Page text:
Svetlana, one of the lovely staffmembers onboard Viking River Cruises' Russian riverboat.
Real Russia River Cruising
It is too bad that every time a tour boat of any kind sinks it is referred to as a cruise ship. Even the Bulgaria, a tiny 56-year old Russian cargo boat repurposed as a tour boat in 1980 was referred to as a cruise ship in headlines last week. The boat sold five-day cruises to locals in a region of Russia rarely seen by foreigners for about $100 per berth.
This was not a cruise ship, it was a boat made to accommodate about 100 passengers but carrying as many as 205 the day it sank. The owner, a Russian citizen who lives in Canada, had chartered it to a non-travel company who did not know how to operate it safely.
The boat had lost one of two engines during the cruise, causing it to list to one side. In a 10 mile wide stretch of the Volga a windstorm whipped up waves that were tall enough to breach the low leaning side making the list even worse. Within three minutes the boat flipped to the side, quickly filled with water and sank to the bottom of the river, about 60 feet below.
People in the tiny, lower deck economy cabins and a large group of children in a special playroom on a lower deck were trapped. Sadly, an estimated 126 people drowned. The captain went down with the boat.
Not What I Would Call a Cruise Ship, or a Riverboat
It is important to draw the distinction between a boat like the Bulgaria and the professional U.S. and European-based river cruise operators like Viking River Cruises, Uniworld and AMA Waterways. These companies have been in business for decades with exemplary safety records. They also offer river cruises on the Rhine, Rhone, Danube, Seine and other major European waterways with fleets of beautiful, state-of-the art river boats.
I sailed with Viking River Cruises from Moscow to St. Petersburg a few years ago - one of the most rewarding and memorable travel experiences ever. Because of this trip I understand the culture that allowed such the Bulgaria tragedy to happen. The Russian lecturer aboard my 10-day Viking River Russian cruise was a professor of economics at a Moscow university. We learned how the Soviet system failed and why Russia continues to struggle.
The Russians are a fascinating, intelligent and fiercely independent people who have never had a capable government. They went directly from imperial Tsarism to Communism. The collapse of the Soviet empire also obliterated their entire economy. The world's largest bureaucracy was replaced by what is called a democracy, but it is really an oligarchy of opportunists who now run the former government industries merely because they claimed ownership and there was no one to deny them.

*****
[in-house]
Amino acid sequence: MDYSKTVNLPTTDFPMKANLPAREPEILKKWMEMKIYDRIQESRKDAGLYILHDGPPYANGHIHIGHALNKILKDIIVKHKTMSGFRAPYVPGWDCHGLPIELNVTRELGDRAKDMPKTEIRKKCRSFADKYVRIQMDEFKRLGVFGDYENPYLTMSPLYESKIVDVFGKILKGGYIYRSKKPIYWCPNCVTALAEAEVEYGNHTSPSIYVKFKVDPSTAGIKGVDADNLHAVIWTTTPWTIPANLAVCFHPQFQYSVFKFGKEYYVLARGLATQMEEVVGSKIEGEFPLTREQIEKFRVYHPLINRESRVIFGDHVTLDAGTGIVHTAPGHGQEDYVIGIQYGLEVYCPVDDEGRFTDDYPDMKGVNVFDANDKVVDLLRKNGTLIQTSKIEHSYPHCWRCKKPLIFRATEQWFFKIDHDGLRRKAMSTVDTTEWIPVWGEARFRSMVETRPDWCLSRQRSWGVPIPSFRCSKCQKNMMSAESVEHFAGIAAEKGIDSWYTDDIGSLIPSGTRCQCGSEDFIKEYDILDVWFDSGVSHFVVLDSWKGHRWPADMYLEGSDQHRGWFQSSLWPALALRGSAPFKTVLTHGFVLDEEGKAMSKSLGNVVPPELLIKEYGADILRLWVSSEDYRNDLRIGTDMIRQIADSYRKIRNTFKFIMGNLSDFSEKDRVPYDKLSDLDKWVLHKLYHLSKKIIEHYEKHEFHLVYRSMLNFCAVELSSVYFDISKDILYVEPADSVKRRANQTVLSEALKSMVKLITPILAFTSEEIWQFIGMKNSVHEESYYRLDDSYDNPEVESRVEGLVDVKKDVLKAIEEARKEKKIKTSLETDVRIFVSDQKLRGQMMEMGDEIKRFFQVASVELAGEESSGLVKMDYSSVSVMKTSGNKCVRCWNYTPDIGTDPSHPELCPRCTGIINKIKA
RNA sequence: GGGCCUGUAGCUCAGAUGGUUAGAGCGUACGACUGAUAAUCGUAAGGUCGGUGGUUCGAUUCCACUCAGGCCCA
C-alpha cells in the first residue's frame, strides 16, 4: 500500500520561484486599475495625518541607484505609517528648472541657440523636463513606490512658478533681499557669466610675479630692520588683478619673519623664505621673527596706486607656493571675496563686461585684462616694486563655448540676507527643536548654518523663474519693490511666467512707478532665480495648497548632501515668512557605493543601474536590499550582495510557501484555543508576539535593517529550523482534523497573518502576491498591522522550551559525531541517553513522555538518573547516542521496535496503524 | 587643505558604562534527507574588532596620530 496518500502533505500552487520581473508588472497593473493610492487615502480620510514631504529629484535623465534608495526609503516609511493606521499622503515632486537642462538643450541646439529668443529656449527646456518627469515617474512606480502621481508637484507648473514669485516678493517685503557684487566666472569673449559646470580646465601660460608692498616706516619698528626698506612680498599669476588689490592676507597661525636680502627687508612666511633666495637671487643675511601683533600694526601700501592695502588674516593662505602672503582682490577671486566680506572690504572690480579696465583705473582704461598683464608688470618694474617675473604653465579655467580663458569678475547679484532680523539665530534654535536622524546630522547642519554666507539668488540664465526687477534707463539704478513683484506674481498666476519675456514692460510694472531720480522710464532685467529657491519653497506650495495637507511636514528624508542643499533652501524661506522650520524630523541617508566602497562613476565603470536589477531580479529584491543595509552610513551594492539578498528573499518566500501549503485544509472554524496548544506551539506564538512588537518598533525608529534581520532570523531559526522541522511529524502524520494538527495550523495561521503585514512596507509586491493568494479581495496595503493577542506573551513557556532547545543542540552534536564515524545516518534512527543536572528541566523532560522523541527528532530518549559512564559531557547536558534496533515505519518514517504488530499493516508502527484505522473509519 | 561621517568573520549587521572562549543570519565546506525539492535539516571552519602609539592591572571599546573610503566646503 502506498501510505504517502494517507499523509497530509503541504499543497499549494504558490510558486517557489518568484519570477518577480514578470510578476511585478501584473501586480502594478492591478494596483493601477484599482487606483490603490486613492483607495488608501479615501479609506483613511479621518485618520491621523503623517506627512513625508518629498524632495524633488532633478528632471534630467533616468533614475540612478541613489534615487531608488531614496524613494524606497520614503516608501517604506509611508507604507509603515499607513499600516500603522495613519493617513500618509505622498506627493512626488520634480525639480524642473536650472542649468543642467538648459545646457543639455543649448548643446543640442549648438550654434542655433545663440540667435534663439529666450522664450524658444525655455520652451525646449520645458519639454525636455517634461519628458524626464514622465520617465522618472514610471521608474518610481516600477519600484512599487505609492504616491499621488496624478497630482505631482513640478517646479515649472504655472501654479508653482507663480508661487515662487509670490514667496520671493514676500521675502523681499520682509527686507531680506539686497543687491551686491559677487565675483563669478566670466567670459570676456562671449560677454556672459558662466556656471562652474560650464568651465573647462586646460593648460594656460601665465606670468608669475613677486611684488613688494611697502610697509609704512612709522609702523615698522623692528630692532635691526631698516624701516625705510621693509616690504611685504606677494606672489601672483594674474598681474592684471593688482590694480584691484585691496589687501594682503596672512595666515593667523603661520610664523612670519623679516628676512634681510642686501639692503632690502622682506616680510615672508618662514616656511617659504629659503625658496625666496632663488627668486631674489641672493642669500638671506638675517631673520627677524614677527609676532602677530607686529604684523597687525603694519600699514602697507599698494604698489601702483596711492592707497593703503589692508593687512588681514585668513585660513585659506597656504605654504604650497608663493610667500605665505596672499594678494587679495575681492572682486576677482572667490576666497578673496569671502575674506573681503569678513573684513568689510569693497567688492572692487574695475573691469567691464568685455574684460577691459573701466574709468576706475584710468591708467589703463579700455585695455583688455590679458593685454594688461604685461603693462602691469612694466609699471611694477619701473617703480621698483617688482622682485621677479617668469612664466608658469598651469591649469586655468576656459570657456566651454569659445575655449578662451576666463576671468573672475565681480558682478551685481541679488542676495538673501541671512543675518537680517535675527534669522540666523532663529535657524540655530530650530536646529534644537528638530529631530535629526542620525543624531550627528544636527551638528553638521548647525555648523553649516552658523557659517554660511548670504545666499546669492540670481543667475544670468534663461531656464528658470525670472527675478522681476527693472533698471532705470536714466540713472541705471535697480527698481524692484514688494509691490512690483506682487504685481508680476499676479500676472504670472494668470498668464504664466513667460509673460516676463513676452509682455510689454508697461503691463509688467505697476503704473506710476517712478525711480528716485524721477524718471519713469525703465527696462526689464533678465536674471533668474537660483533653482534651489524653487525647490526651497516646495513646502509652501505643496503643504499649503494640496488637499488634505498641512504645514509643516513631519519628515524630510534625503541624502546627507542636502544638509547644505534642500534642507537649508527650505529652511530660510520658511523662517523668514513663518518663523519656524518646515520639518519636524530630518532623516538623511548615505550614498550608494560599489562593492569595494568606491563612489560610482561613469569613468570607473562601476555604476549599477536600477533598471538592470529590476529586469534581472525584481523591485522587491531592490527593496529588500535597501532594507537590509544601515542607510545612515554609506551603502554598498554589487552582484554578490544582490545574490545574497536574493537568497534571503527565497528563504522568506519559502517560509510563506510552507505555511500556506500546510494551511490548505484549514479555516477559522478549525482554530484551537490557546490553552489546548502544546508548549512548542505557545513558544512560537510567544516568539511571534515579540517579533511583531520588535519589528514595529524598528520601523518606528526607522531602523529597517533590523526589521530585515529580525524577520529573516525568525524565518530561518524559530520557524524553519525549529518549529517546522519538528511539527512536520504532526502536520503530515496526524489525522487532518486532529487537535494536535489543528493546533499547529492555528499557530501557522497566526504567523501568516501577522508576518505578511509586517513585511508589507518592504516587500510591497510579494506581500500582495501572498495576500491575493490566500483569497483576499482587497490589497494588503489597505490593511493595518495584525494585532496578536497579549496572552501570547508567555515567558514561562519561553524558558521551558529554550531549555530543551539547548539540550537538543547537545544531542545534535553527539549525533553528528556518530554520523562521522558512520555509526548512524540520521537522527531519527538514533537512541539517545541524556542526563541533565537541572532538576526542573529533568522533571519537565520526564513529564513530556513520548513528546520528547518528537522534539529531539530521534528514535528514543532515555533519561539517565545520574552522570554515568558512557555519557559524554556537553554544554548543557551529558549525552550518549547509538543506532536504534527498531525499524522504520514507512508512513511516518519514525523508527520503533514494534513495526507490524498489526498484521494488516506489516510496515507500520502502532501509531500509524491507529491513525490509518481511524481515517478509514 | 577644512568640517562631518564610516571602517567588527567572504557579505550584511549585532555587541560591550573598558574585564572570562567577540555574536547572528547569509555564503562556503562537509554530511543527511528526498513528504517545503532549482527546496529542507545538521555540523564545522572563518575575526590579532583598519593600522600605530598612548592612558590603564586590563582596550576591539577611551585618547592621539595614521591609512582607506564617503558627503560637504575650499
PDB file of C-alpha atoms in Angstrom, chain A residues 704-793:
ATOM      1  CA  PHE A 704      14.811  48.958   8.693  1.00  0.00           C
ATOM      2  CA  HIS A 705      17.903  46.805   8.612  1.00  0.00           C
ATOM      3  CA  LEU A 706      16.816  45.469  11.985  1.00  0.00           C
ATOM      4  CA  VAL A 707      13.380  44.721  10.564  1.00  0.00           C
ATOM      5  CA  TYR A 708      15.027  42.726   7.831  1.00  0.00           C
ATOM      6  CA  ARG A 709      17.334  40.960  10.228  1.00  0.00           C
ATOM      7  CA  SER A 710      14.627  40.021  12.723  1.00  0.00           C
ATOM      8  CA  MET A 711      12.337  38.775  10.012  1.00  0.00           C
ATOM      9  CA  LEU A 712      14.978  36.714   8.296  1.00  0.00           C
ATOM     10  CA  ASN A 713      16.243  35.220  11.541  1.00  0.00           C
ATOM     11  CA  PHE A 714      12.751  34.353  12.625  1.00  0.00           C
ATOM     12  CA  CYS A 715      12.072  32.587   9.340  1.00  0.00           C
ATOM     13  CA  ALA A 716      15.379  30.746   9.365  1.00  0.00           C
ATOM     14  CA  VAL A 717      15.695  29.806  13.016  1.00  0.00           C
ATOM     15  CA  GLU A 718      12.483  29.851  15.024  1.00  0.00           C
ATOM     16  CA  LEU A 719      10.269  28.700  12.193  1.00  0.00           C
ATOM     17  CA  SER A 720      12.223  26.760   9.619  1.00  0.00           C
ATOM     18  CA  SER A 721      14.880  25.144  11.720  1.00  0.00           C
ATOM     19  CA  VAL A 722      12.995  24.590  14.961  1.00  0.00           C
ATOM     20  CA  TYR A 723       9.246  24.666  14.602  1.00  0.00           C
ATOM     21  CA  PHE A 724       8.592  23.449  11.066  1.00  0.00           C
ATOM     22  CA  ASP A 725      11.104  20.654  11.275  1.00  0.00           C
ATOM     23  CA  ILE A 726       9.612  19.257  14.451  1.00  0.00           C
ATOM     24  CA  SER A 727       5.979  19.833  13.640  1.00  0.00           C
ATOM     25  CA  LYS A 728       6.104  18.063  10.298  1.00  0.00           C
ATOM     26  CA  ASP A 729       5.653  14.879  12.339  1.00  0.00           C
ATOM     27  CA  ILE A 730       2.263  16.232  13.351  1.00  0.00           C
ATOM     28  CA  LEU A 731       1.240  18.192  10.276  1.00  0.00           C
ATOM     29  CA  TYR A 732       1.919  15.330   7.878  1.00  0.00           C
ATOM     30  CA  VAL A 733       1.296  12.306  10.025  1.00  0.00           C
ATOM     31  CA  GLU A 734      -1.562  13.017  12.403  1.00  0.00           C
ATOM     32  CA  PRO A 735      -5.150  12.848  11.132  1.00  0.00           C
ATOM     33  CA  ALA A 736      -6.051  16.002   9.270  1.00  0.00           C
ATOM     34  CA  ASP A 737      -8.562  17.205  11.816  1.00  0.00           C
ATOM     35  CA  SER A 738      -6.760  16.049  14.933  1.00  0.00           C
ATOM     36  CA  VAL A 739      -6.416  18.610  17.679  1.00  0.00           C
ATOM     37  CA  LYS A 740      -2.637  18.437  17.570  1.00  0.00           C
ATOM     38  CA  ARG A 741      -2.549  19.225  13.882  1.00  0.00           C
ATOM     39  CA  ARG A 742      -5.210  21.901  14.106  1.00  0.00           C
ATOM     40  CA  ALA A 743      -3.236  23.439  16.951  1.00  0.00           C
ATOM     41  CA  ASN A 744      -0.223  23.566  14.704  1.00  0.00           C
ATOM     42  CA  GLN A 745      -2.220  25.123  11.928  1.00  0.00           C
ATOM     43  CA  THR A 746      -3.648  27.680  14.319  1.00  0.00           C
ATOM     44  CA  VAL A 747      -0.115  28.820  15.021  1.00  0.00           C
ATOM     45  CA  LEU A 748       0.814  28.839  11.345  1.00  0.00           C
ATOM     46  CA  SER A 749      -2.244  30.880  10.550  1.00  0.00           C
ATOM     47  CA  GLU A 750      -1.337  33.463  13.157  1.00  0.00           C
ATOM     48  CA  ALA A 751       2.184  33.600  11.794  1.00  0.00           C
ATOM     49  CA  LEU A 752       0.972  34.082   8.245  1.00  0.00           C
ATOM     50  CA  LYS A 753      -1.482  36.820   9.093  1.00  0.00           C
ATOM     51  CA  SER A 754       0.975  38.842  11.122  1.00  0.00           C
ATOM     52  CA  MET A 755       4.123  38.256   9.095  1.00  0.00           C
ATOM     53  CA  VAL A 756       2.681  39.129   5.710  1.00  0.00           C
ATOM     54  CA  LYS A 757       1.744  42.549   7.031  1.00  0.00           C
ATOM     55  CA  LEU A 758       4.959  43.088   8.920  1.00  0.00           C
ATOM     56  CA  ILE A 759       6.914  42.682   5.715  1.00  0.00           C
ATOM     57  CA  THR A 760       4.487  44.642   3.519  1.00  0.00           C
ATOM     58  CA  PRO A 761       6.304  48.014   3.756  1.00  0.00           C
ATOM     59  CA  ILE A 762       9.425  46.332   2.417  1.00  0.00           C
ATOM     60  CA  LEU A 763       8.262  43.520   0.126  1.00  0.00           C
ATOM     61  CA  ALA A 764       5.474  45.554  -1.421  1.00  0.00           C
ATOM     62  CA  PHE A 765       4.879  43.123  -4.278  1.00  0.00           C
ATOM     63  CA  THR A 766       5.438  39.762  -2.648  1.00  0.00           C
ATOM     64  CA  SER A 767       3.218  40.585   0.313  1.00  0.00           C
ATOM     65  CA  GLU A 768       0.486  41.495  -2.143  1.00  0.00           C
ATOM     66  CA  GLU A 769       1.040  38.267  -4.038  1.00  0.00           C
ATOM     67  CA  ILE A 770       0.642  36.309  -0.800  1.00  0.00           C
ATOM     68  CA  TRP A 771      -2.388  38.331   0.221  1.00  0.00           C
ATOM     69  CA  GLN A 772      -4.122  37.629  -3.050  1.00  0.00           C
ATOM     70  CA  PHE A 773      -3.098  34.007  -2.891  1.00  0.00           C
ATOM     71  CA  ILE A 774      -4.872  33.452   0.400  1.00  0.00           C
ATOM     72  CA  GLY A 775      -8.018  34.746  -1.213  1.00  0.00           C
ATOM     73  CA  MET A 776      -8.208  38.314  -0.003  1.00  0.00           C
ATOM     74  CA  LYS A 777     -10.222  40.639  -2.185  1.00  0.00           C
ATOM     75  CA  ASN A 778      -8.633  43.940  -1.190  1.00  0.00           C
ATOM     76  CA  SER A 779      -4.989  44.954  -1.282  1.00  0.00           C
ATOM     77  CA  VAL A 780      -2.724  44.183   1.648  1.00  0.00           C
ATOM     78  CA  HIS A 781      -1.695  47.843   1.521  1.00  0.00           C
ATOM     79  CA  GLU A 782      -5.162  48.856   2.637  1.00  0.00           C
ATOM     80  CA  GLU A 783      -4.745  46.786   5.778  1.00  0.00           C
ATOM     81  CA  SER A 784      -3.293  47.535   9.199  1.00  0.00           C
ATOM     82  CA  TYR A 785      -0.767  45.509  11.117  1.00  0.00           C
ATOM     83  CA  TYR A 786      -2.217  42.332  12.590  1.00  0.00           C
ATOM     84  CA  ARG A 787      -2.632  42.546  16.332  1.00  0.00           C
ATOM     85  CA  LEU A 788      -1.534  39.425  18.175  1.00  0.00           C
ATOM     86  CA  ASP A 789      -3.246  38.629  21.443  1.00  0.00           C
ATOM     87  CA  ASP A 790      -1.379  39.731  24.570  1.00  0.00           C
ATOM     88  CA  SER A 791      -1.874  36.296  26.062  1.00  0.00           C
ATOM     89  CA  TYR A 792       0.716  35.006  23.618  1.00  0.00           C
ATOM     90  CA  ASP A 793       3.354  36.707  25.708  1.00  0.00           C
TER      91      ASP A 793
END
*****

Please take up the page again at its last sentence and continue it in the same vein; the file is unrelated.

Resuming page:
Today's Russian government teeters precariously on the rubble of the Soviet system. Many former government bureaucrats are now in business for themselves, mostly working as middlemen who get government certifications rubber stamped for small companies like the operators of the Bulgaria for the right price.
Russia is not a modern nation with glass skyscrapers and super highways. The rural areas beyond Moscow and St. Petersburg are stuck in the 1960s. Most people still live in one-room homes in tiny villages with gardens and livestock to feed their families. City dwellers populate precarious cracker-box buildings called "Khrushchevs" that are 10 to 20 stories tall and made of wood covered in stucco, patched with plywood and aluminum siding. Built in the 1960s as temporary housing they are still the predominate domicile.
The two largest cities, Moscow and St Petersburg, do not even have a connecting highway - only back roads - and the system of navigable waterways. This six-day route is the real Russian river cruise for visitors. It sails north from Moscow through the Moscow Canal to the upper Volga (far from where the Bulgaria accident occurred). The route quickly switches over to the Stalin Canal, one of the deepest and widest manmade canals in the world and ends in St. Petersburg. You also get two or three days in both major cities at each end of the cruise.
Most of the mighty Volga, south of Moscow, is in the Russia that few outsiders see. Even as the largest river in Europe, it spawned 11 of the 20 largest cities in Russia, I doubt that you have heard of Uglich, Yaroslavl, Kostroma, Nizhny Novgorod, Cheboksary, Kazan (where the Bulgaria was headed when it sank), Samara, Saratov or Astrakhan. You may have heard of Volgograd under its former name, Stalingrad.
Typical of Russian luck, even with the largest river in Europe the Russian heartland still remains virtually landlocked. The Volga dead-ends into the isolated Caspian Sea, sometimes called the largest lake in the world. The only good thing about the Volga delta region is the caviar.
Please do not let this one incident deter you from a Russian river cruise operated by the companies I mentioned. For baby boomers like me who grew up in awe of the Soviet empire a Russian river cruise is one of the most intriguing cruises imaginable.
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